Editor Associate, University Provost

Biomedical research reveals secrets of cell behavior


June 28, 2013

Findings a step toward engineering advanced medical treatments

Knowing virtually everything about how the body’s cells make transitions from one state to another – for instance, precisely how particular cells develop into multi-cellular organisms – would be a major jump forward in understanding the basics of what drives biological processes. Xiao Wang PNAS paper Download Full Image

Such a leap could open doors to far-reaching advances in medical science, bioengineering and related areas.

An interdisciplinary team of researchers at Arizona State University, with a partner at Imperial College London, report on taking at least a step toward better comprehension of the fundamentals of “cell fate determination” in the prominent research journal Proceedings of the National Academy of Sciences (PNAS).

Cell fate determination relates to the mechanisms by which a cell “decides” in what direction it will go in moving through transitional phases into a final state.

Using mathematical modeling and synthetic biology techniques the team is manufacturing artificial gene networks (a collection of DNA segments in a cell that interact with each other) and introducing them into cells in the laboratory.

From there, the researchers are able to closely observe through microscopic imaging what is happening with particular cells at their “tipping point,” a stage of rest right before they transition into other states.

By learning what takes place at that point, “We can get closer to a fundamental insight about all biology,” says biomedical engineer and synthetic biologist Xiao Wang.

Once the mechanisms determining the fate of cells are better understood, Wang says, “We could make gene networks or devices that do what we want them to do,” such as create cells that produce medicinal drugs or that kill diseased cells, or create cells that act as sensors to detect environmental hazards.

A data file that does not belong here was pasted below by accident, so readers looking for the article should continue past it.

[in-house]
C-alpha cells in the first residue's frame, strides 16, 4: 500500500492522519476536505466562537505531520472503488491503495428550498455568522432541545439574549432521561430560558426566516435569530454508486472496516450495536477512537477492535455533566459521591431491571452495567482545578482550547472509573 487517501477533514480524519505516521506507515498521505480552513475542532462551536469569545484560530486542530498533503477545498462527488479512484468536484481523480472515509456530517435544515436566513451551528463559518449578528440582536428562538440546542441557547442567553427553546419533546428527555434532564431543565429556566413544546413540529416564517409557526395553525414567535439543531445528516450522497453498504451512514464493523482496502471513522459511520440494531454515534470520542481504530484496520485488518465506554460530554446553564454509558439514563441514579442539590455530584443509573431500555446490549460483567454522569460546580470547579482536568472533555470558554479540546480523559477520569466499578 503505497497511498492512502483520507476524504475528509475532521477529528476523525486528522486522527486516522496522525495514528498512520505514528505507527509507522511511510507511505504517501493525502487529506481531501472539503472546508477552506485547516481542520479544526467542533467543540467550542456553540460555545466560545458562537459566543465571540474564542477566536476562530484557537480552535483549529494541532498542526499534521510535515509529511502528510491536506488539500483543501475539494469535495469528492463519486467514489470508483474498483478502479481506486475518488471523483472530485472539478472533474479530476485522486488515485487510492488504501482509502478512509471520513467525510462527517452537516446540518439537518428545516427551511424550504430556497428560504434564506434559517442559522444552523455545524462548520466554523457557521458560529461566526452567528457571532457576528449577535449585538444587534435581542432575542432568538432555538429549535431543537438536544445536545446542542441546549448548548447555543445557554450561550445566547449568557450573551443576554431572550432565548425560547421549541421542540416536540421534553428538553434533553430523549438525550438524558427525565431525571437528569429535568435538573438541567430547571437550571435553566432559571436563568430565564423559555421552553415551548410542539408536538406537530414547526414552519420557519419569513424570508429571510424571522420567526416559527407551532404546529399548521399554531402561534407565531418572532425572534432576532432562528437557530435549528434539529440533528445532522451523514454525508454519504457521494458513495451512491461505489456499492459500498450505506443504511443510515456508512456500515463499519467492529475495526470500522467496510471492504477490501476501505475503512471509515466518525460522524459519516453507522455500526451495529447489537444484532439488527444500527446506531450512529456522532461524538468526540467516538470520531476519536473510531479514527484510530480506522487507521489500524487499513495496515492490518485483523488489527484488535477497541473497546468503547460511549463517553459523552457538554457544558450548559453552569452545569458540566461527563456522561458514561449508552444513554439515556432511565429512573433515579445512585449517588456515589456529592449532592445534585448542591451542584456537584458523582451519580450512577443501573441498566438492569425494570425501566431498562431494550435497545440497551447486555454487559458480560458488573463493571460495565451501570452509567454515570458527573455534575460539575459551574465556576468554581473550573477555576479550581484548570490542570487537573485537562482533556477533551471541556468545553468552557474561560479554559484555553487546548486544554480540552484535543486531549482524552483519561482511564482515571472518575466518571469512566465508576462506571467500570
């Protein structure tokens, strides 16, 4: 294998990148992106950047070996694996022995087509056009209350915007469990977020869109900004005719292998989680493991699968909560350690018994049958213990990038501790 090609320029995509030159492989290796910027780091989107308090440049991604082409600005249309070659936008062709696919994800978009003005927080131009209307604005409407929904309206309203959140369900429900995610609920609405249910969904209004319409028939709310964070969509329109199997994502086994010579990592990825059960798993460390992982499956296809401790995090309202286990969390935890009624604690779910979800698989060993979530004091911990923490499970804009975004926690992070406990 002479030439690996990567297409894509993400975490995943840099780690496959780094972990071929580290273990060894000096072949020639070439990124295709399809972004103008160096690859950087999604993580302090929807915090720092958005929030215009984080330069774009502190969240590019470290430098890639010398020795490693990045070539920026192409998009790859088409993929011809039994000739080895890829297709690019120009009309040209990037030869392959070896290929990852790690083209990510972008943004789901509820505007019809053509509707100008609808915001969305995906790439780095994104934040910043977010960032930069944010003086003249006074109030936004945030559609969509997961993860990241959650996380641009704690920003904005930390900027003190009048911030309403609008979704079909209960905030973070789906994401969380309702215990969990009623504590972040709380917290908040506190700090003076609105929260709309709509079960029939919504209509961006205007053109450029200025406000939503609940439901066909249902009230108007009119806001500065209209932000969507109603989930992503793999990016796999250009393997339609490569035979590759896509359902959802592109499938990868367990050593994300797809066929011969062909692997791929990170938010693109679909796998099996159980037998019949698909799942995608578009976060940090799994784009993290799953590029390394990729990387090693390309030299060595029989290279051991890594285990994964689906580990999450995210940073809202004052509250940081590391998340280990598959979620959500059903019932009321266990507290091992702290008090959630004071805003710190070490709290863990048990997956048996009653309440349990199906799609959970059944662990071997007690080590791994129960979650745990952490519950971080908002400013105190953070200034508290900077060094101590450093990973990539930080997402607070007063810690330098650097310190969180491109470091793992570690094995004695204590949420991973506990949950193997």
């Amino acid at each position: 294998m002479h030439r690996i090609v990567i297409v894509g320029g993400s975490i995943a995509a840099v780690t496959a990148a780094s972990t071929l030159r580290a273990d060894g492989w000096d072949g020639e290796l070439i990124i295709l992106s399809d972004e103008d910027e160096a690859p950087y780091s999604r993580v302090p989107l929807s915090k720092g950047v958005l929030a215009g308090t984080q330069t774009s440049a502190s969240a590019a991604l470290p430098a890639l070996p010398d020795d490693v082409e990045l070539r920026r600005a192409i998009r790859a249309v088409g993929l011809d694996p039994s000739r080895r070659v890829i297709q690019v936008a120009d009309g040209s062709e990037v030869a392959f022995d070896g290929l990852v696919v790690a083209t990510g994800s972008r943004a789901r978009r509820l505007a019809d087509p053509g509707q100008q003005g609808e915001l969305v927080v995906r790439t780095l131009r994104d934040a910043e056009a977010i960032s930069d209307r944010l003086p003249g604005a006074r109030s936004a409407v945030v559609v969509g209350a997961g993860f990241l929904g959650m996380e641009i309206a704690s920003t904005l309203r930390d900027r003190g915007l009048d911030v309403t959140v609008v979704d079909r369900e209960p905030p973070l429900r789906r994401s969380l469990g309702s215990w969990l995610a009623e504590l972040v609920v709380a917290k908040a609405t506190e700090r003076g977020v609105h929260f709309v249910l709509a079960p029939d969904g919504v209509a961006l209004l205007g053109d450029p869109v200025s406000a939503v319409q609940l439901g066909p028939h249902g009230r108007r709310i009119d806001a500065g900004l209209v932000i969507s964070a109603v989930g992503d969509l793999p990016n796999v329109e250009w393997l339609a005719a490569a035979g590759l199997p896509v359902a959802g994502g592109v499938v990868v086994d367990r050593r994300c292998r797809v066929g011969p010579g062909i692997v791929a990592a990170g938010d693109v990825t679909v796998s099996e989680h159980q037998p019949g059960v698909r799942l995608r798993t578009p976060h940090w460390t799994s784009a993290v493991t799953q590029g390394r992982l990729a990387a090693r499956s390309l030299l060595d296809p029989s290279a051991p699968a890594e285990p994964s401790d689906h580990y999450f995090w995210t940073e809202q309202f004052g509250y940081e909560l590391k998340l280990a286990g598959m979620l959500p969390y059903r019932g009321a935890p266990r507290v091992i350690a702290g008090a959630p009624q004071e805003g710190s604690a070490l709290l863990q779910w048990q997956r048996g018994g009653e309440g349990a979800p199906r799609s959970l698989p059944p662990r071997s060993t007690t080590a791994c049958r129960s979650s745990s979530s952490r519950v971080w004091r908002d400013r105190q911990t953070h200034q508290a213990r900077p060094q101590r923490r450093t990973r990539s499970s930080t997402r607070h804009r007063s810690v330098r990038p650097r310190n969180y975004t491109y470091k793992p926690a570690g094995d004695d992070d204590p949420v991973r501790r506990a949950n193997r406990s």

Wang is an assistant professor in the School of Biological and Health Systems Engineering, one of ASU’s Ira A. Fulton Schools of Engineering. He is the senior author of the PNAS paper.

Wang’s fellow authors are: biomedical engineering research scientists Min Wu and Xiaohui Li, who work in Wang’s lab; electrical engineering graduate student Ri-Qi Su; Ying-Cheng Lai, a professor in ASU’s School of Electrical, Computer and Energy Engineering; and synthetic biologist Tom Ellis from Imperial College London.

Their article, “Engineering of regulated stochastic cell fate determination,” is available online.

The research team is studying the molecular-level interactions within the DNA sequences of cells, through which the products of one gene affect those of other genes. This helps to trace the lineages of cell development and reveal what drives them in the direction of what kinds of cells they will be in their final states.

Within deeper knowledge of the workings of such processes lays the key to more effectively engineering cells and gene networks.

Wang’s team is focused on investigating the intricate properties of gene networks with the goal of learning new ways of regulating the mechanisms behind cell fate determination.

“Our research could be built upon to look at more complicated gene networks and more complex cellular behavior,” paving the way for expanding the capabilities of bioengineering to protect and maintain human health, Wang says.

Support for the team’s research has come from the National Science Foundation and the American Heart Association.

Learn more about the work of Wang’s research team on his Systems and Synthetic Biology lab website.

Joe Kullman

Science writer, Ira A. Fulton Schools of Engineering

480-965-8122